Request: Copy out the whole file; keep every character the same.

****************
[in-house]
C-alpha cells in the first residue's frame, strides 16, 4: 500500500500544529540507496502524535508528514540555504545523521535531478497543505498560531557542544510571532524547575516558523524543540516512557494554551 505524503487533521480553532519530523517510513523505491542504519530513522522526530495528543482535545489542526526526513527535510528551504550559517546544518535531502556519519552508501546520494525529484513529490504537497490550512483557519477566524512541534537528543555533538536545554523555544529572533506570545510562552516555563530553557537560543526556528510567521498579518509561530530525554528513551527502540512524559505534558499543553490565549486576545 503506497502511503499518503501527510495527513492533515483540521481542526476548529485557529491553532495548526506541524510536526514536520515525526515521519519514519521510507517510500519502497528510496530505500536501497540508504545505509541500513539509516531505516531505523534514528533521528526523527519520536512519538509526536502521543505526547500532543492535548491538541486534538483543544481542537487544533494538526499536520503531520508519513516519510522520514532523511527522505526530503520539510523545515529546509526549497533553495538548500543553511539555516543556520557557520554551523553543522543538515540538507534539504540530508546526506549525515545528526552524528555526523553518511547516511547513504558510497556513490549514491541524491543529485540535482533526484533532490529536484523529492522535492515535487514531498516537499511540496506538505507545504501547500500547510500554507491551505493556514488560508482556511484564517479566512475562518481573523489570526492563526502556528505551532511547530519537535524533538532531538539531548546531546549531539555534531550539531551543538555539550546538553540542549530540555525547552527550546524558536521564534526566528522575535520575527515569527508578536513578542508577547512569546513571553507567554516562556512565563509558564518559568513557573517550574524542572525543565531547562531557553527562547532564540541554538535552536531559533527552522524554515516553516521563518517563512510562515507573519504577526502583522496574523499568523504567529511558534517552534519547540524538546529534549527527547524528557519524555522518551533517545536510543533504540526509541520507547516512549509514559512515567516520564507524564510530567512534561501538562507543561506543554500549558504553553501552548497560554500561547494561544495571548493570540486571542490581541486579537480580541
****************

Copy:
[in-house]
C-alpha cells in the first residue's frame, strides 16, 4: 500500500500544529540507496502524535508528514540555504545523521535531478497543505498560531557542544510571532524547575516558523524543540516512557494554551 505524503487533521480553532519530523517510513523505491542504519530513522522526530495528543482535545489542526526526513527535510528551504550559517546544518535531502556519519552508501546520494525529484513529490504537497490550512483557519477566524512541534537528543555533538536545554523555544529572533506570545510562552516555563530553557537560543526556528510567521498579518509561530530525554528513551527502540512524559505534558499543553490565549486576545 503506497502511503499518503501527510495527513492533515483540521481542526476548529485557529491553532495548526506541524510536526514536520515525526515521519519514519521510507517510500519502497528510496530505500536501497540508504545505509541500513539509516531505516531505523534514528533521528526523527519520536512519538509526536502521543505526547500532543492535548491538541486534538483543544481542537487544533494538526499536520503531520508519513516519510522520514532523511527522505526530503520539510523545515529546509526549497533553495538548500543553511539555516543556520557557520554551523553543522543538515540538507534539504540530508546526506549525515545528526552524528555526523553518511547516511547513504558510497556513490549514491541524491543529485540535482533526484533532490529536484523529492522535492515535487514531498516537499511540496506538505507545504501547500500547510500554507491551505493556514488560508482556511484564517479566512475562518481573523489570526492563526502556528505551532511547530519537535524533538532531538539531548546531546549531539555534531550539531551543538555539550546538553540542549530540555525547552527550546524558536521564534526566528522575535520575527515569527508578536513578542508577547512569546513571553507567554516562556512565563509558564518559568513557573517550574524542572525543565531547562531557553527562547532564540541554538535552536531559533527552522524554515516553516521563518517563512510562515507573519504577526502583522496574523499568523504567529511558534517552534519547540524538546529534549527527547524528557519524555522518551533517545536510543533504540526509541520507547516512549509514559512515567516520564507524564510530567512534561501538562507543561506543554500549558504553553501552548497560554500561547494561544495571548493570540486571542490581541486579537480580541